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Born in the 50s

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Discussion Forum


Started by Mike. Last reply by Alysoun Nov 30, 2018. 24 Replies

Buying A House

Started by Tekwriter. Last reply by Tekwriter Oct 6, 2018. 13 Replies

Comment Wall


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Comment by Tekwriter on September 15, 2018 at 1:09pm

I am beginning to pack. I keep running across Gary's shirts and it is hard. I packed up His urn and Jack's box. I ended up crying most of the morning. I did not expect it to be so hard.

Comment by Barzan on September 13, 2018 at 6:24am

Hoping on the retirement wagon.  I retired 2 years after my husband passed.  My job, too, was very stressful.  I worked in the healthcare industry that took my to D.C. several times a year to deal with Congress on $$.  It was the catalyst to retirement.  I also took that position right after my husband passed because of our manager.  Two weeks after he passed, she told me get back to work and get over it.  The resentment was too much for me and when this position came up, I jumped on it.  I ran the compliance department single handed and so it took my mind of my grief for at least 8-9 hours a day.

My great health insurance took care of almost the entire cost of care for my husband through his battle with cancer and hospice.  Even though I had to endure such hatred from my manager, it was worth not having the burden of medical expenses to deal with after he passed.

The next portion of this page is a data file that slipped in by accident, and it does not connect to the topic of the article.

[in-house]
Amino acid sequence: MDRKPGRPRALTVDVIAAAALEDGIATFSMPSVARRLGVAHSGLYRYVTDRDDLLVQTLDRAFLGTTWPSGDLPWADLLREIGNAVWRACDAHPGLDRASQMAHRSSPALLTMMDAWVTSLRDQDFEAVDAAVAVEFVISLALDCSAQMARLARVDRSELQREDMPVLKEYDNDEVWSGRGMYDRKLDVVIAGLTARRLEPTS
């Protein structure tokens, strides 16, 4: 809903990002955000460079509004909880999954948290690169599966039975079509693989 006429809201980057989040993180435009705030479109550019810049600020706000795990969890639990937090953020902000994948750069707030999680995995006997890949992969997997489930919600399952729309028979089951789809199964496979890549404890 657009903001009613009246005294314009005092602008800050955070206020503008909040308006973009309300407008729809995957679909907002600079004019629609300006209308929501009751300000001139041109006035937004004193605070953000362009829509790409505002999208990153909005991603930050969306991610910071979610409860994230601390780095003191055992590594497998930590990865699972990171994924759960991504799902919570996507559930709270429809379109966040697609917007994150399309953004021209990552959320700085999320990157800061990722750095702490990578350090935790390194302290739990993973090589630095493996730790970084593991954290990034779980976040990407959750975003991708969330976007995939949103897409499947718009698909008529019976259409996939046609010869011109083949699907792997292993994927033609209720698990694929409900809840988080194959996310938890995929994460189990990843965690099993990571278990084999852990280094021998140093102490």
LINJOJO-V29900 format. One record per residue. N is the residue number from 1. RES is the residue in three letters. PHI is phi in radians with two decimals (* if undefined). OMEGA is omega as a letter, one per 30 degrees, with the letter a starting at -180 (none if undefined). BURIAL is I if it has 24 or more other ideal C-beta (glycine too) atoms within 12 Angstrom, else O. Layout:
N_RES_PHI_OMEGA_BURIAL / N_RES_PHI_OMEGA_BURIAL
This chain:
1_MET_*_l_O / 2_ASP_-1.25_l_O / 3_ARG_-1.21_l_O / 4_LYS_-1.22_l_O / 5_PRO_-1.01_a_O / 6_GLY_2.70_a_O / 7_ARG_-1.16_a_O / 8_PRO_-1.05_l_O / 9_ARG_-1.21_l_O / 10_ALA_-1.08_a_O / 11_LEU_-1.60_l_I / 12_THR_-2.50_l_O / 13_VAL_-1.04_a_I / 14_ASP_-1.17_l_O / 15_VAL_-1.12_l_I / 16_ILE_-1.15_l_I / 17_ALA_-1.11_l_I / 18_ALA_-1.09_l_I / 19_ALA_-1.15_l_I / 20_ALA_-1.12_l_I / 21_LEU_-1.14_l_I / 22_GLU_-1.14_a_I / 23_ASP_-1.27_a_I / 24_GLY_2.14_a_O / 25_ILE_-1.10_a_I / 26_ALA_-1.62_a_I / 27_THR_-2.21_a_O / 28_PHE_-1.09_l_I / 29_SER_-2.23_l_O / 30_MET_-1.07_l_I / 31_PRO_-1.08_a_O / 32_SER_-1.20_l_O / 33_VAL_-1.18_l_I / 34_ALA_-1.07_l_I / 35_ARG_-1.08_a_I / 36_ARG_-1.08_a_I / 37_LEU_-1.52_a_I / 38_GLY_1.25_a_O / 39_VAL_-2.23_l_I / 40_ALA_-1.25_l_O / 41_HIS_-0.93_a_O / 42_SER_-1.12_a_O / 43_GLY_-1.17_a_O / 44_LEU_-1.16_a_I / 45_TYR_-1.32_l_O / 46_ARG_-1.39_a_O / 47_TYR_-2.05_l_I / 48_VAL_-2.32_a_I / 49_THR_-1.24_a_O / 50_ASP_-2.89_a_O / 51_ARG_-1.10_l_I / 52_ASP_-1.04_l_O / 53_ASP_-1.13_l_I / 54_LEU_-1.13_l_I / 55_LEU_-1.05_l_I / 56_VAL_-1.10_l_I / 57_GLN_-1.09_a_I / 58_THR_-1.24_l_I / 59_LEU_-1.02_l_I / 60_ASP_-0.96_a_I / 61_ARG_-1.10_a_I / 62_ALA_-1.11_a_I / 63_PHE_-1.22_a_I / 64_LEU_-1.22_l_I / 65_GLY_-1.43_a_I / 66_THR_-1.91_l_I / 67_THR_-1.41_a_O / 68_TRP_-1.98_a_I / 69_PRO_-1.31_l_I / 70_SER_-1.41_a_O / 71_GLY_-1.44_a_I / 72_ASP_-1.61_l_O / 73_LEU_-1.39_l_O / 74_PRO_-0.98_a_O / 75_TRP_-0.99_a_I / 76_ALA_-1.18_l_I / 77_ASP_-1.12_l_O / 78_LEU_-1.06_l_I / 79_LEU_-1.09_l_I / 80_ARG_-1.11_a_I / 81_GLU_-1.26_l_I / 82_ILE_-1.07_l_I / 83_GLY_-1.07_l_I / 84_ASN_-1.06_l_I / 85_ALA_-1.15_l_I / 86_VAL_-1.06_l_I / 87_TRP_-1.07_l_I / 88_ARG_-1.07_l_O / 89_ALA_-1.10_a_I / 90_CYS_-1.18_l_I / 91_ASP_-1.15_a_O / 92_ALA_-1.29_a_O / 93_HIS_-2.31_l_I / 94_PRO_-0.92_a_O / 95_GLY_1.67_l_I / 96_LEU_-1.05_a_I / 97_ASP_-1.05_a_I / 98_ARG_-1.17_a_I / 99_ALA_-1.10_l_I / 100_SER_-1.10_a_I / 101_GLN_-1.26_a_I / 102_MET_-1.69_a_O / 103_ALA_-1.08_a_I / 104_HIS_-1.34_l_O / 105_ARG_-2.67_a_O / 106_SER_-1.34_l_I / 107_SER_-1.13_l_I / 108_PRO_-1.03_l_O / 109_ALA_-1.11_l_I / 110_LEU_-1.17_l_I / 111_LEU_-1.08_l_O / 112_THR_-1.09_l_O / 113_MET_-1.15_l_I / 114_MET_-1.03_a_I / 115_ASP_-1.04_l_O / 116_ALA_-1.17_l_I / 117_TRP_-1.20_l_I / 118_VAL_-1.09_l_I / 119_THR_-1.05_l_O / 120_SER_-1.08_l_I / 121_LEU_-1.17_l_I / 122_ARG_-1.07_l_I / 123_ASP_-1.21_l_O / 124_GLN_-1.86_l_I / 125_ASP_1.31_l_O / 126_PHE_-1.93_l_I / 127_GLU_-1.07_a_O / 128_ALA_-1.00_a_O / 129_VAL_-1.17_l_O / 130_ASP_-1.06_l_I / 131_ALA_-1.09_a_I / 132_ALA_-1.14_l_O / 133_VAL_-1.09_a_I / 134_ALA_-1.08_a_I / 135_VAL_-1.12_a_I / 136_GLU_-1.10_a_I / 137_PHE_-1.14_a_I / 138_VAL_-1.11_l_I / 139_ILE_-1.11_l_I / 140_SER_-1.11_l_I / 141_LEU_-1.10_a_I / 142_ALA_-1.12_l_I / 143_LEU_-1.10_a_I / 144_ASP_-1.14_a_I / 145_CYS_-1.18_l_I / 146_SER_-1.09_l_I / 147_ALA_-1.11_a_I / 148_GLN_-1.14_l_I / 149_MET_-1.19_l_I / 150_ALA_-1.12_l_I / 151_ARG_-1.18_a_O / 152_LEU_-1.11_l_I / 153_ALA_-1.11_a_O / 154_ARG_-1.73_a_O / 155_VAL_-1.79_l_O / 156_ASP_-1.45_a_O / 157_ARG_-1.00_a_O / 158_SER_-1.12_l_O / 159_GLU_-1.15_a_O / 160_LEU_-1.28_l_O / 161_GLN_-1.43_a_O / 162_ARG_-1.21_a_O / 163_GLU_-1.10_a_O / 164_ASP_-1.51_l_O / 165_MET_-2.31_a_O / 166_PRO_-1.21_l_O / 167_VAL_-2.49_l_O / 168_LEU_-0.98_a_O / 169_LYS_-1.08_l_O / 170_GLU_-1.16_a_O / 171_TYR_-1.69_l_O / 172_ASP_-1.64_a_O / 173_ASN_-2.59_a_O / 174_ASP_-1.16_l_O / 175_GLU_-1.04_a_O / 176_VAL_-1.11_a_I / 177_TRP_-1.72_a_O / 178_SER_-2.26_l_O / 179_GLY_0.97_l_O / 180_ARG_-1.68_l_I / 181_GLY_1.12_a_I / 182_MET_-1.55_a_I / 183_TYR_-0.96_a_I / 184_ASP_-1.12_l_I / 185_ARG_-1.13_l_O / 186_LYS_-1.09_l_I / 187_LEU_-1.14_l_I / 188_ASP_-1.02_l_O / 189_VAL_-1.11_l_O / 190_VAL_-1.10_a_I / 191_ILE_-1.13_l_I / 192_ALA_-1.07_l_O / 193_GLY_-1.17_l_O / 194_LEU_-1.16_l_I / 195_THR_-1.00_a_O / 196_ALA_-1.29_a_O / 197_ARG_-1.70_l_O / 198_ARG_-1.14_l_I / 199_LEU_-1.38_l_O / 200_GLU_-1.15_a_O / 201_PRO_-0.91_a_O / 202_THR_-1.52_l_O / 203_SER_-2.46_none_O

I do love retirement.  I have close friends that I can do things with and they help immensely in not focusing on my grief.  it has been just over 7 years and I am doing better.  Having the freedom of travel, exercising when the gym isn't crowded, shopping when not the working people are doing it and the list goes on.  

My mom is in assisted living recovering from a stroke so that takes up some of my time but glad that I have the time to dedicate to her.  

Comment by riet on September 12, 2018 at 8:23am

Dear Susan and Bergen, thank you so much for your comments. I am really touched by your friendship. 

A lot of hugs to both of you.

Comment by NancyD on September 12, 2018 at 8:15am

I retired three years ago from a career as teacher and school administrator.  I had happy plans of all sorts of things I would be doing.  Turns out Fate had a different plan for me:  Out of the blue I developed severe back pain (ultimately had surgery) and then my husband was diagnosed with stage 4 stomach cancer.  When he died last September, I suddenly found myself feeling "retired" for the first time-having my health, time and freedom to create whatever daily life I wanted.  But the grief was so overwhelming I couldn't rally myself to do much of anything. The best thing I did was to volunteer to help teach reading in a first grade classroom two mornings a week.  It made me get up, get dressed, and got me out of the house to somewhere where folks---kids and adults--- were happy to see me and I felt like I was doing something valuable.  So grateful for those mornings.  This year, a (very) part-time job opportunity coaching new teachers came my way and I took it. I am really enjoying it! I had never anticipated "going back to work" once I retired.  So you never know.